5 Tips for Soon to be Collegiate Swimmers

by SwimSwam 2

June 04th, 2015 Big Ten, College, Lifestyle, Opinion

Courtesy of Aaron Schwartz. Follow: @aaronnschwartz

You’ve gotten into the college of your dreams and you will start swimming with them in the fall. You have this summer to relax and then it’s time for a major life change. What you do this summer and the first couple months of college, though, is crucial in setting yourself up for a good freshman year. No matter what division, here are some tips for making your first year of college one to remember forever.

1 – Stay in Shape

I don’t think I can emphasize this point enough. I know that your soon to be college coach and parents are telling you this, and believe me it can become an annoying thing to hear. The truth is the better shape you are in going into season the easier the beginning of season will be. It’s really that simple. Depending on the person, the level in which one decides to train is up to that particular person, but I would say to at least get in three times a week if you decide to not compete. Taking the entire summer off will make getting back in shape very tough and is not something your college coach will appreciate.

2 – Enjoy Your Summer

This is the last summer you have until heading to college, where the rest of your summers will be filled with internships or work. Although you may not have an internship your first summer of college, this summer could be the last summer in your life that you can sit back and just enjoy. Hang out with friends and spend time with family. You will not get to see these people on a regular basis like you’re used to, so spend time with them now while you still have the chance.

3 – Go to Captain’s Practices

Most schools have captain’s practices, where the team captains run practices before season starts. The practices can range from just getting in and doing a thousand yards or just playing a fun game to intense dry-land and a full practice. No matter which type of training the captains of your swim team decide on, attend these practices. Your attendance not only shows the captains that you are committed, but they help you excel during season. If you ditch these practices (which can be very tempting), the beginning of season will be much harder than necessary. And if you think the coaches don’t know who went to these pre-season practices, you’re fooling yourself.

4 – The First Month of School Is the Best

The first month of college, when you’re meeting all new people and don’t yet have official practices, is probably the most fun time of the year. Many teams have a lot of fun events for all team members to take part in and have especially fun things for freshman to do. Although you may feel uncomfortable because you have just met all these new people, take it all in. There are a lot of new things to learn about but embrace this time and just enjoy yourself. If your team is putting on fun events for the entire team, go to them and bond with your future team members. You’ll only be a college freshman once, so don’t be shy and have the time of your life.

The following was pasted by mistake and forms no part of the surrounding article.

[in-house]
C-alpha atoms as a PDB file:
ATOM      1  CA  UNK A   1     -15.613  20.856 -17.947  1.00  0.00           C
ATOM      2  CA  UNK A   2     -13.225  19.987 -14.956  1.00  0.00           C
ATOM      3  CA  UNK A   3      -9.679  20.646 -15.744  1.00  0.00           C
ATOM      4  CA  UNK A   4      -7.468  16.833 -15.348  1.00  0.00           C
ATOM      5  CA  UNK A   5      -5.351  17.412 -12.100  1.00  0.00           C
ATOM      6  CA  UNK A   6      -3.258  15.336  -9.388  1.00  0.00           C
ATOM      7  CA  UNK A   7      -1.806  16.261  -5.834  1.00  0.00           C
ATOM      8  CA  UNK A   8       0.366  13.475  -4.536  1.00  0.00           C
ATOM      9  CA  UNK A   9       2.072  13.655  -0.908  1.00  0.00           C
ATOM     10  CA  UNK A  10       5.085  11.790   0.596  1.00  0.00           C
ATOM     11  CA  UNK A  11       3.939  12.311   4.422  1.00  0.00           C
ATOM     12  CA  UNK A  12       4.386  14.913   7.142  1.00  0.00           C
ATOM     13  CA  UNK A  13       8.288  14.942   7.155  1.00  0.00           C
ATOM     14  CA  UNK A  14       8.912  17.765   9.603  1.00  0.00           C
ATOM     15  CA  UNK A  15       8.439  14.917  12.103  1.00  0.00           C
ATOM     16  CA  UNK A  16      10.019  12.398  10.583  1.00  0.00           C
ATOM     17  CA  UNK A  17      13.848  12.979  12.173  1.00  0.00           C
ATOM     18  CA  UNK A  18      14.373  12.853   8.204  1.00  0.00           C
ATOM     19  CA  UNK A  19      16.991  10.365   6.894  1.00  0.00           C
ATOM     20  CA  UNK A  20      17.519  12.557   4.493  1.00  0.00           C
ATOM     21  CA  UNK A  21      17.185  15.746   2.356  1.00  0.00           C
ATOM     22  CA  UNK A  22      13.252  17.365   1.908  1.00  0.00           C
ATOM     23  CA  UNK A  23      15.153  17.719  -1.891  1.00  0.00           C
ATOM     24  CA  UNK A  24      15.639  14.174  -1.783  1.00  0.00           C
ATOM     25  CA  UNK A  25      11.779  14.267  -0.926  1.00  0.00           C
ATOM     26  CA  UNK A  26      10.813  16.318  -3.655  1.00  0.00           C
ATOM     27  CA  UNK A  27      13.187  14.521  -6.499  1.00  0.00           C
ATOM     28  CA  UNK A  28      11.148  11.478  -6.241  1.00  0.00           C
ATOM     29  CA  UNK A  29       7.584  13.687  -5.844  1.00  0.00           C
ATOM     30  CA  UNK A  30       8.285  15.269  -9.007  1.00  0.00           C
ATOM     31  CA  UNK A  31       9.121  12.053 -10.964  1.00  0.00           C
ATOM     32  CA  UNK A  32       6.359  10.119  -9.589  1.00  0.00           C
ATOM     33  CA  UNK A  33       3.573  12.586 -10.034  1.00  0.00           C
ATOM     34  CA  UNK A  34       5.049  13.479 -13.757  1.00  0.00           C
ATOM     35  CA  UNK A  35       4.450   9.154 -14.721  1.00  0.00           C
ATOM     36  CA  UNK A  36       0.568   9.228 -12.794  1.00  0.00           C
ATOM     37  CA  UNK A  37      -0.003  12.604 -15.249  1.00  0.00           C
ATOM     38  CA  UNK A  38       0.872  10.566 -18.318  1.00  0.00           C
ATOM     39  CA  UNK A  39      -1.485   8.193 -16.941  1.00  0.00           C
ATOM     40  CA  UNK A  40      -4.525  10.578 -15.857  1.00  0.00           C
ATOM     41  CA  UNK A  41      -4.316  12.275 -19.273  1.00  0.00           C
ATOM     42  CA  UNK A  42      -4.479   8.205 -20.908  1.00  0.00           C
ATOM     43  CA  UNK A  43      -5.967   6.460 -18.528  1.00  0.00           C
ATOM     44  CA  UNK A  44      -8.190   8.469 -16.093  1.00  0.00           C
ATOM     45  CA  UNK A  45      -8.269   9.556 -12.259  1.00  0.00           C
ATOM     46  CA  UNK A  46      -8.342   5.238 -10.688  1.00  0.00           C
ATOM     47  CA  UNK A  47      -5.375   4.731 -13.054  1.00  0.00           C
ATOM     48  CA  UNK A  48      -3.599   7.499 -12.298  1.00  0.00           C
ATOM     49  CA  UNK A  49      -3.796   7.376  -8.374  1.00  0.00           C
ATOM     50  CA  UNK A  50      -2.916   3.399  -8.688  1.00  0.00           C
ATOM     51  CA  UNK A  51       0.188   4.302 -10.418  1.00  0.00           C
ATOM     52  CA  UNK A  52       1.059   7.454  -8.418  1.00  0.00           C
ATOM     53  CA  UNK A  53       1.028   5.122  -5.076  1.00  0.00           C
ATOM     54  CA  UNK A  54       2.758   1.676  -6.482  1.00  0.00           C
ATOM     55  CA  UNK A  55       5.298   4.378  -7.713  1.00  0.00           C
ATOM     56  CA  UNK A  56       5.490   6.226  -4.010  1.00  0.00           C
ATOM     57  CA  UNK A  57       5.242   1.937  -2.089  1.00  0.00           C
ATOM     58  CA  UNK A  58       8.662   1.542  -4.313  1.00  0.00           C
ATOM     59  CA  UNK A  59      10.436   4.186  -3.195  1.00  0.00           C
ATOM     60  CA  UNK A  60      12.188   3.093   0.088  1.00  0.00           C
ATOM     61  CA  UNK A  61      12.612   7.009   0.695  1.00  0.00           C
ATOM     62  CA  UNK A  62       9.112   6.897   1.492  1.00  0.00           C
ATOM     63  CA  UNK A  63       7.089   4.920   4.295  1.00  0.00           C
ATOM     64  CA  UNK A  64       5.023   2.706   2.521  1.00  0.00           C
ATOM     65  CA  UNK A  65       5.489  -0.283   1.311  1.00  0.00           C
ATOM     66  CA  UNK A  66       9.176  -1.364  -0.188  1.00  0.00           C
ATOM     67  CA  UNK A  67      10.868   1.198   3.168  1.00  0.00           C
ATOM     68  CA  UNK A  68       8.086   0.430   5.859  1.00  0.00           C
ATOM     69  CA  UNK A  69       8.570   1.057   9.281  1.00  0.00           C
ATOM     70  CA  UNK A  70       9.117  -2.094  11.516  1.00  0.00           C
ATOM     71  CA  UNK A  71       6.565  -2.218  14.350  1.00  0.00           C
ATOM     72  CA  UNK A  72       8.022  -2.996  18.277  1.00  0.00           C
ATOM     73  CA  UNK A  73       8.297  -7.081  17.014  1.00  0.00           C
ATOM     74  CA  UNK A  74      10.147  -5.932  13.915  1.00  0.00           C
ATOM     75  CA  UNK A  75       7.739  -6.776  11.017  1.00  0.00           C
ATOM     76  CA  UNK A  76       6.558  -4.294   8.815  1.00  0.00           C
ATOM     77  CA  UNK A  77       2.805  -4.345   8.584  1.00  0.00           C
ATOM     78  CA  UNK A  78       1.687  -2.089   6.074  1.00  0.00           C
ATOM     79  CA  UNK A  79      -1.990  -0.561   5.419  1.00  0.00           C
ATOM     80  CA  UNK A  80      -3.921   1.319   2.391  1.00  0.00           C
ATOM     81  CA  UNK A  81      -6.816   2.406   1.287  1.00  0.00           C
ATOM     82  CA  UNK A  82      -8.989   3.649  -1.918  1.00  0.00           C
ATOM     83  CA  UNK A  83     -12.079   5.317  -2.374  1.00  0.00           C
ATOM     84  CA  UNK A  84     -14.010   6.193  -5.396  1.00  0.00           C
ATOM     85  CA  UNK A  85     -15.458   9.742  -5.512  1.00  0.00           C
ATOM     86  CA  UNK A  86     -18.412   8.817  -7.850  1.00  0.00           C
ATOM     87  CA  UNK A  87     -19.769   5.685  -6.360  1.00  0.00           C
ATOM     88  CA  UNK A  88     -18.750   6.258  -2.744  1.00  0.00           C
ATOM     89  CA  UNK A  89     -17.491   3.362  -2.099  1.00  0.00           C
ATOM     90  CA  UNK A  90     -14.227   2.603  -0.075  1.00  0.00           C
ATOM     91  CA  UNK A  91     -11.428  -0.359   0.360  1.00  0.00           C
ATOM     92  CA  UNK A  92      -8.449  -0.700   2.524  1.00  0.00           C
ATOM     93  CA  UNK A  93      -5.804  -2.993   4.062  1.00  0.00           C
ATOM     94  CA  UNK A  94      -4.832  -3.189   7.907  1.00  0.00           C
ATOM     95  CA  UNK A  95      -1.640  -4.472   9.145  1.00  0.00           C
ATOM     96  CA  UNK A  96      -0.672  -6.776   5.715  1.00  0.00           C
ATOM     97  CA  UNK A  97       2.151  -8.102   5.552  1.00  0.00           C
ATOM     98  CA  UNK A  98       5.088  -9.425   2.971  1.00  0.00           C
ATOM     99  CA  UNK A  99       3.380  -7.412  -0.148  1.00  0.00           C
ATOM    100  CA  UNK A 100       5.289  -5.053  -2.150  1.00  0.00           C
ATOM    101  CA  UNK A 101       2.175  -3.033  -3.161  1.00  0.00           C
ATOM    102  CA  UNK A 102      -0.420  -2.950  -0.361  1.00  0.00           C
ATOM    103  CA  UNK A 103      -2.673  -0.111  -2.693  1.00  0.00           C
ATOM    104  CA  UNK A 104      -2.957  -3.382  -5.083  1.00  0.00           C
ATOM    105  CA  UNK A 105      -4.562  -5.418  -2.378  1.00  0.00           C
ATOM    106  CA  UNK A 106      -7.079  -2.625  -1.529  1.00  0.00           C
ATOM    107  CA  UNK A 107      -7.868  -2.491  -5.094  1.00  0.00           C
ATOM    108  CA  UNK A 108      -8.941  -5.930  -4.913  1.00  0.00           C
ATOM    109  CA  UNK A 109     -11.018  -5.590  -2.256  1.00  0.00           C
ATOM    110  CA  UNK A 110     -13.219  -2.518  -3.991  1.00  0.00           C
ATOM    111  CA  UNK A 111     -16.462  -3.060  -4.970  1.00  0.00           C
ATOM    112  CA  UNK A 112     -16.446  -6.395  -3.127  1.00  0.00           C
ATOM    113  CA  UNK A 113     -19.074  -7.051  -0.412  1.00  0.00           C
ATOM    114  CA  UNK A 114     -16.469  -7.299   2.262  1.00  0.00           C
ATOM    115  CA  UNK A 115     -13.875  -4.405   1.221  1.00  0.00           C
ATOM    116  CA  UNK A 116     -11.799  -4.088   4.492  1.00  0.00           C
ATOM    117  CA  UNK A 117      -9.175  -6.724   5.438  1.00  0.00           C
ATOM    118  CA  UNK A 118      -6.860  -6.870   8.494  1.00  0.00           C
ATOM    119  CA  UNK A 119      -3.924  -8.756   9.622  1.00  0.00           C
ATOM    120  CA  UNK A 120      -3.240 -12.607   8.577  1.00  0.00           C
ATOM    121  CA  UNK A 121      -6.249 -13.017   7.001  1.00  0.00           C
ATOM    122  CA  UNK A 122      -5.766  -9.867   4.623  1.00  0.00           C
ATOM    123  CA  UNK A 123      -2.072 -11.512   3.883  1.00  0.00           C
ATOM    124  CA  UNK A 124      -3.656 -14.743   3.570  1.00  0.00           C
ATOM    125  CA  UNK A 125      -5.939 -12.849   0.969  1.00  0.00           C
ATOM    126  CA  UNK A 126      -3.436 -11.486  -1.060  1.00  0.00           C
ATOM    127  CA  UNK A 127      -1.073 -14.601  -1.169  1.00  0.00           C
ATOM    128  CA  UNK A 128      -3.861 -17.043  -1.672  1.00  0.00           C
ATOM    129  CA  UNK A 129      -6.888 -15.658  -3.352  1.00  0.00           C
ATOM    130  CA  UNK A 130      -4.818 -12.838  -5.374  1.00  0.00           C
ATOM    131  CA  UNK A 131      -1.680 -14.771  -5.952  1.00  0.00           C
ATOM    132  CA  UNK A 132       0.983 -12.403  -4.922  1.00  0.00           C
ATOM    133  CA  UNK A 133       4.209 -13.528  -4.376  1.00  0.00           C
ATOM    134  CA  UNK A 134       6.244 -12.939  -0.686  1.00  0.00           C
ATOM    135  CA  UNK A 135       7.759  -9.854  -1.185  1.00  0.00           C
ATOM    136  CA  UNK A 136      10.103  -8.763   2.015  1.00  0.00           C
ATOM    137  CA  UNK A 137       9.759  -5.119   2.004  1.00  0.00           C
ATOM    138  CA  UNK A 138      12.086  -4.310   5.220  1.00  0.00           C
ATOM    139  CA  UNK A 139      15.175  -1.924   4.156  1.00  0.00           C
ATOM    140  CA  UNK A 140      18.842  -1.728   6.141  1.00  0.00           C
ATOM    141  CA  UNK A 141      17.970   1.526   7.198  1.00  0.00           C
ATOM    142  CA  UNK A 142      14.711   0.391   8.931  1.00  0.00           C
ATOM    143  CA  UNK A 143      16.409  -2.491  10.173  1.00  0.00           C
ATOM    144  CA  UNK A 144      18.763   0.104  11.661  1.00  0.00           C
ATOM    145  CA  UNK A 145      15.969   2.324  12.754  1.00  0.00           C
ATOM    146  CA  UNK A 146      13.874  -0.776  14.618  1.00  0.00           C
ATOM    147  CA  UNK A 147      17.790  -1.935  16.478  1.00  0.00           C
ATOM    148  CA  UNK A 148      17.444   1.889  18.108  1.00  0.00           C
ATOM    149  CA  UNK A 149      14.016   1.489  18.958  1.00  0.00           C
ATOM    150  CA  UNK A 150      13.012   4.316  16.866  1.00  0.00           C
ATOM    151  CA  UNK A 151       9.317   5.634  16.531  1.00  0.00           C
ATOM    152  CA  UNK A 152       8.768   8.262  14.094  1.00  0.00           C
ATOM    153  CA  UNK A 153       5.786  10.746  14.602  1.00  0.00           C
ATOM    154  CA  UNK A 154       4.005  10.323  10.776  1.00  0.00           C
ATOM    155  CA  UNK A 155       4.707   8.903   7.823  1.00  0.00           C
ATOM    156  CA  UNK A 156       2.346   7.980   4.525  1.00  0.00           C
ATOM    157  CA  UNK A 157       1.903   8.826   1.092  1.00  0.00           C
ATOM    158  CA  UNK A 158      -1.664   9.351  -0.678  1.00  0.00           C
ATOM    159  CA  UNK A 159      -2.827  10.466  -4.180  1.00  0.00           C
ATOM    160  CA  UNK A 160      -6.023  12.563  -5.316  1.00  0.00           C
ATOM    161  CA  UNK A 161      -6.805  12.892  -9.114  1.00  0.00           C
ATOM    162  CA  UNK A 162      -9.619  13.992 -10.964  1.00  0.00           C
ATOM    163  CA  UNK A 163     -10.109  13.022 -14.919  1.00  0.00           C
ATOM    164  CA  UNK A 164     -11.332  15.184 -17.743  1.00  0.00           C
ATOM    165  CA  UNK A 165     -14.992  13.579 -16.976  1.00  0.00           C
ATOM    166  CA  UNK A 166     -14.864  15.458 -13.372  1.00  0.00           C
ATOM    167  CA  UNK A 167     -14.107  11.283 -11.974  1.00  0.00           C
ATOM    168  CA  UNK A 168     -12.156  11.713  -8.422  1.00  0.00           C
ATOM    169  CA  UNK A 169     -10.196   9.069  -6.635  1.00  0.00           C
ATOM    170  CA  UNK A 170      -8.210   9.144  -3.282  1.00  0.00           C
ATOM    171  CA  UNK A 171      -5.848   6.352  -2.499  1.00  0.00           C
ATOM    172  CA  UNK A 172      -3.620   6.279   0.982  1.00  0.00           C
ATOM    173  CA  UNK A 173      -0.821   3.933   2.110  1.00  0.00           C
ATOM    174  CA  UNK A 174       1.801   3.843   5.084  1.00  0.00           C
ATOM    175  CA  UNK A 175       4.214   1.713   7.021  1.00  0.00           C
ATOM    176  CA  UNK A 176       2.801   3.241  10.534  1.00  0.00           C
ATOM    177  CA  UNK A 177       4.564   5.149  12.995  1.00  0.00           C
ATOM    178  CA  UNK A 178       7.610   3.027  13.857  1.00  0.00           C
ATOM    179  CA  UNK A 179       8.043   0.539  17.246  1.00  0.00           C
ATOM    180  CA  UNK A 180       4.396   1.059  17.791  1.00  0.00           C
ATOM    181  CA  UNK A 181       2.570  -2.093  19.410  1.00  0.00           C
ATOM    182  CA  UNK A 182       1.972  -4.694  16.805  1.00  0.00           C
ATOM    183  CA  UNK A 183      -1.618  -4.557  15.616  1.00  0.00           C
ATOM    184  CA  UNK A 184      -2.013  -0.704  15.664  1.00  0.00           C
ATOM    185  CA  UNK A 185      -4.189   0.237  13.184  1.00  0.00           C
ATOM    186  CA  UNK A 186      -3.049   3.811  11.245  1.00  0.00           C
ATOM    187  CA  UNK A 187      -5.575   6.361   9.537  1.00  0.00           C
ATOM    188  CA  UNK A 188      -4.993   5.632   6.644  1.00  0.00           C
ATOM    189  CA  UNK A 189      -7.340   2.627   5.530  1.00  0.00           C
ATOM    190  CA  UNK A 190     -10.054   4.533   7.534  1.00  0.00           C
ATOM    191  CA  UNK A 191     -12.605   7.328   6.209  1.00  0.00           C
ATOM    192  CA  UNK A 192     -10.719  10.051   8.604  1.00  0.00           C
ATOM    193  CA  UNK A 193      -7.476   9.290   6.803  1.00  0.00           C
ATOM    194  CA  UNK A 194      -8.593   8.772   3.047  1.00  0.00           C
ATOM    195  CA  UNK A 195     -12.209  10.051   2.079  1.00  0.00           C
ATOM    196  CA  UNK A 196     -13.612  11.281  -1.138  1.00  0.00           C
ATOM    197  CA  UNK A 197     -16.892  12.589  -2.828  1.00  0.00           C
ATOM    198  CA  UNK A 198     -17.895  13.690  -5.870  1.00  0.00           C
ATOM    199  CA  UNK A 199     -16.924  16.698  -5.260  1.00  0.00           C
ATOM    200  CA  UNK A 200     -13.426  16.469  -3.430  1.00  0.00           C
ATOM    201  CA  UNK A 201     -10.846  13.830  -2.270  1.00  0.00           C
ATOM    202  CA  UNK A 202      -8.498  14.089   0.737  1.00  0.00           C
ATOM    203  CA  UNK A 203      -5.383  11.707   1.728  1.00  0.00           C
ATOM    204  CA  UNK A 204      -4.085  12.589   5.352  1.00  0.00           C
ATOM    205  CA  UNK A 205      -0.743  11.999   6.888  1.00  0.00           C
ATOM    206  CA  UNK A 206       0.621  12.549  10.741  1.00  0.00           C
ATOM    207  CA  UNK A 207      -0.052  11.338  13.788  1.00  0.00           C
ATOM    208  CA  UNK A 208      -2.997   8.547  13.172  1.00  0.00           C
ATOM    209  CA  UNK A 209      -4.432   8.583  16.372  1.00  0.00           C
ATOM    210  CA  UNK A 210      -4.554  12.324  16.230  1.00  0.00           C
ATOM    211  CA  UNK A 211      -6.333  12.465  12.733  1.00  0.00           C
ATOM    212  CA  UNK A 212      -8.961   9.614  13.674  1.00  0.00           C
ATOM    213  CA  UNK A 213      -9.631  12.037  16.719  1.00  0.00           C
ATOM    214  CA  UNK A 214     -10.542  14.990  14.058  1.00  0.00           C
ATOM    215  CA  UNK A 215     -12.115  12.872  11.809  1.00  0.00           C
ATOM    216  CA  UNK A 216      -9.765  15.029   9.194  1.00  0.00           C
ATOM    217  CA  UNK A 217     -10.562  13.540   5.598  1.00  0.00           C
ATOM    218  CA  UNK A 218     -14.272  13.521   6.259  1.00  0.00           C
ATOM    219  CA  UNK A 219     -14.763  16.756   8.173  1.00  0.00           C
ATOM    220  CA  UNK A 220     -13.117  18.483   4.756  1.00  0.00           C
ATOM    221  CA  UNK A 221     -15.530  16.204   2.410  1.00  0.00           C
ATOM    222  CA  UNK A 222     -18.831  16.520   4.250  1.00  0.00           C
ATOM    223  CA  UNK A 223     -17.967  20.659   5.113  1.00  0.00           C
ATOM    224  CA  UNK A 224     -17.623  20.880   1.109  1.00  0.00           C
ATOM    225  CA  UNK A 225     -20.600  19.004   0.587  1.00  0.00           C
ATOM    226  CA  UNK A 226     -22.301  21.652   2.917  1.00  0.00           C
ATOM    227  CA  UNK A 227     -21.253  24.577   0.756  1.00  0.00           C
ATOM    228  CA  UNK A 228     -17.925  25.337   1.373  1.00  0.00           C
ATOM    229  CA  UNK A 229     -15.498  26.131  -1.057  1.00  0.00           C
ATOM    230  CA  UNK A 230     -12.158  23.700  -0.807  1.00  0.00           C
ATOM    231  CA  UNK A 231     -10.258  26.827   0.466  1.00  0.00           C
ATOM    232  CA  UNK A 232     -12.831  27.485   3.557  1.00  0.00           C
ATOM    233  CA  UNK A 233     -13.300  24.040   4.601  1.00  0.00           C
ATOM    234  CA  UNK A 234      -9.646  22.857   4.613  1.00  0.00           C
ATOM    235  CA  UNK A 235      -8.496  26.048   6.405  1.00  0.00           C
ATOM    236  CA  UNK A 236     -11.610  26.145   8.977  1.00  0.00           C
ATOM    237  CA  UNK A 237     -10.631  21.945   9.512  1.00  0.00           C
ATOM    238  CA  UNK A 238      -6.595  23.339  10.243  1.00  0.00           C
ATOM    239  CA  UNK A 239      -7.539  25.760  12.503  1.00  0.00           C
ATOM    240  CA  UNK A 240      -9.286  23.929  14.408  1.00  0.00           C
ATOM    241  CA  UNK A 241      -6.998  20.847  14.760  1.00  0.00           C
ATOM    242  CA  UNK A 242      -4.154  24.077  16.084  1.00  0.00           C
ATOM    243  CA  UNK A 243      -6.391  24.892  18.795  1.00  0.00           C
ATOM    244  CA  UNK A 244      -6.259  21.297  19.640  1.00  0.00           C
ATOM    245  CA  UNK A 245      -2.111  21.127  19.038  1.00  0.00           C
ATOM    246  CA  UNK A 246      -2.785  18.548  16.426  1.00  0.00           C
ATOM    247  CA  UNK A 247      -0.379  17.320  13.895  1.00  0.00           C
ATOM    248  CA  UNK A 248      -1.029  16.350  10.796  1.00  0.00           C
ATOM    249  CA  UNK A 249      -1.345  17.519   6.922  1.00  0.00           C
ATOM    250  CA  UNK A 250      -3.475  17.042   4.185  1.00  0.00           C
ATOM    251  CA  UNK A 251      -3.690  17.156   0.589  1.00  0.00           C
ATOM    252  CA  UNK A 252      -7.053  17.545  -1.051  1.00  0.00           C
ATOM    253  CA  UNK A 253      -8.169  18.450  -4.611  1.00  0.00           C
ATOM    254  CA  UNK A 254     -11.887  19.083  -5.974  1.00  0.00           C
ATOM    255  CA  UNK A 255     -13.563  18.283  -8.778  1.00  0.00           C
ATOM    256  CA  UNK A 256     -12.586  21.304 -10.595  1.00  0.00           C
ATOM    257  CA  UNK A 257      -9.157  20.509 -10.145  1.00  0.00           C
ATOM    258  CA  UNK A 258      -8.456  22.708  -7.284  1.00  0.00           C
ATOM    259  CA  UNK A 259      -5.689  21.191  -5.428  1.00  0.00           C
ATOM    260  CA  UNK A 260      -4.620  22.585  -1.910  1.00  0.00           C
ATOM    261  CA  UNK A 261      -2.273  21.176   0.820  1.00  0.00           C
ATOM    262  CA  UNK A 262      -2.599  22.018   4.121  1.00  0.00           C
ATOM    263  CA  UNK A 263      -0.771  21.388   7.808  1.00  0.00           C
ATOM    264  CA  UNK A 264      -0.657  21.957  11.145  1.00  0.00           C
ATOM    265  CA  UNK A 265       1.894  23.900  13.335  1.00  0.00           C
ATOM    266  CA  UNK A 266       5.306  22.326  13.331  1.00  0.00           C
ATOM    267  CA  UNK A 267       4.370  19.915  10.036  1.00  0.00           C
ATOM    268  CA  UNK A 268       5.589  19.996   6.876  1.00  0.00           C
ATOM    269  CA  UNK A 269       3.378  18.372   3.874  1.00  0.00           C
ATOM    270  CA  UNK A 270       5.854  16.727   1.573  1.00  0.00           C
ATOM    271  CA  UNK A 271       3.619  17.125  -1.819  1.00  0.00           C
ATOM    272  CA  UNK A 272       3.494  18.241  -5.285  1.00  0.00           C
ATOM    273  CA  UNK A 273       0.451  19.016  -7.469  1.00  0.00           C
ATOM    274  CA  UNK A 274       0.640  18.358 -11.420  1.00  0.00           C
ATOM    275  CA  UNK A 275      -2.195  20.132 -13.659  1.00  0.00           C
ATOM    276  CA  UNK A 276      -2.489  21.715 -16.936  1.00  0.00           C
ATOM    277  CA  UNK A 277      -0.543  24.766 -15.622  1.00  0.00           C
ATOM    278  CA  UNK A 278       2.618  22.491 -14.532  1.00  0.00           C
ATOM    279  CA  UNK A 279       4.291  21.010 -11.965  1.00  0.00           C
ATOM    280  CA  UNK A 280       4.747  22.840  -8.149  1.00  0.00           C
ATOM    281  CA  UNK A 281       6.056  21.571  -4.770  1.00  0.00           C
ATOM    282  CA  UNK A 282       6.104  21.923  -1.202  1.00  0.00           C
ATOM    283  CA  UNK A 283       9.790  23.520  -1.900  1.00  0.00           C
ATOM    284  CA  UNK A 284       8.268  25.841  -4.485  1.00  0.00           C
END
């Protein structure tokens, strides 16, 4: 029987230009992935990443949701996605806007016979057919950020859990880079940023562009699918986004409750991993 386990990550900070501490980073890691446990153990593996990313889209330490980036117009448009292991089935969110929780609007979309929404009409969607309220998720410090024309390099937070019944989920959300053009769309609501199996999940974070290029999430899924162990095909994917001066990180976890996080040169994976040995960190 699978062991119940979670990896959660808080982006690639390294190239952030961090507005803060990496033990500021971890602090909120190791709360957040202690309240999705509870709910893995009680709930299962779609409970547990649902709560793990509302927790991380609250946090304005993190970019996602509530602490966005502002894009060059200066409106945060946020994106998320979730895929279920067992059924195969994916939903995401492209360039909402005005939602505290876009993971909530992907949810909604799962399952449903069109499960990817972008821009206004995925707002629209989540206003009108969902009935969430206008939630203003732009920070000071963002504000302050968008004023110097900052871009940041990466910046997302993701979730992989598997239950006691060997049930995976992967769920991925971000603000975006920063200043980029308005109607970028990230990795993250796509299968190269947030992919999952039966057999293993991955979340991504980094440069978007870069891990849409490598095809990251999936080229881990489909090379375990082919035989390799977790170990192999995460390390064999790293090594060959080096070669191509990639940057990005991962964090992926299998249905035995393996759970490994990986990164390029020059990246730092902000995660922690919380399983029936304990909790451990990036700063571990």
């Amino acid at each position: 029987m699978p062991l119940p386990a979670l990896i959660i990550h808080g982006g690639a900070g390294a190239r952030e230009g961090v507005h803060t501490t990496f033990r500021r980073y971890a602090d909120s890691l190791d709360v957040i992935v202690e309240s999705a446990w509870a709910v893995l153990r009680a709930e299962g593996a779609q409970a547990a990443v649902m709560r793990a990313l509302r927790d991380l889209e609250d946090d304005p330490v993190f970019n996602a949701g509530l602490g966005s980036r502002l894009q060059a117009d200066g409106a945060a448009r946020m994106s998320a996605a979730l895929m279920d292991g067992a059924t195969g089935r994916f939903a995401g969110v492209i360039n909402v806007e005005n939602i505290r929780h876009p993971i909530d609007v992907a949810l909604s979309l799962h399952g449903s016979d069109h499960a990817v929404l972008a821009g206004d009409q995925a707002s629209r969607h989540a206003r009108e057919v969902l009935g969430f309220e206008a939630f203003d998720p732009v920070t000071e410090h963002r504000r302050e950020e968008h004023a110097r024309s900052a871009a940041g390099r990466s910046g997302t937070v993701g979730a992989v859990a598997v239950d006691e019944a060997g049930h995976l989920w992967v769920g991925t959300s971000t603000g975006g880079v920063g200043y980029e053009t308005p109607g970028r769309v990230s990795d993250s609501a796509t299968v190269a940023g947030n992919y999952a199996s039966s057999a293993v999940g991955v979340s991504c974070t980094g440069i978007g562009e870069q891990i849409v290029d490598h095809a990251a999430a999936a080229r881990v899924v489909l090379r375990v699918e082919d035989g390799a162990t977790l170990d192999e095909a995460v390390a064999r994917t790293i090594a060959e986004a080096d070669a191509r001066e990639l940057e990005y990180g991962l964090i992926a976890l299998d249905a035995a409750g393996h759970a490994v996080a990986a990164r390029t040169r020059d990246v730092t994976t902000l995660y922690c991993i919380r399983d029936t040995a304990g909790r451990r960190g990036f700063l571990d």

5 – Communicate with Coaches and Professors

At first, your college coaches may seem a little intimidating, but don’t be afraid to go in and talk to them if you need something. They are there for you and they understand that at first college can seem like a lot. If your coach meets with people individually, make sure to be honest with him or her on what you would like to swim. If you have a scheduling conflict with classes, just go and see your coach. Your coach might be able to help you move around your schedule, and if they can’t, they will be glad you went in and took the initiative to tell them about the problem. The same here goes for professors. If you know you will be missing any class for meets, let them know well in advance so they have nothing to be upset about. Most professors will understand and appreciate that you have made the commitment to swim in college. If you need extra help in a class for any reason, it can be beneficial to go into that professor and get some help.

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7 years ago

What college program doesn’t train the first month of school?

More than Maintain
7 years ago

In response to #1– I realize this point was written to emphasize the importance of not letting yourself go, but it needs to be more than a matter of getting in the water 3 times a week!

It is my biggest frustration as a collegiate coach for swimmers to take the mentality that summer is a time to maintain. I don’t know any elite level athletes who look in the mirror and hope to be average, just in shape enough not to die when the fall comes around. If anything, summer should provide the best environment in which to excel and to learn some new tricks. A swimmer who is not tying to become better (at training, at racing,… Read more »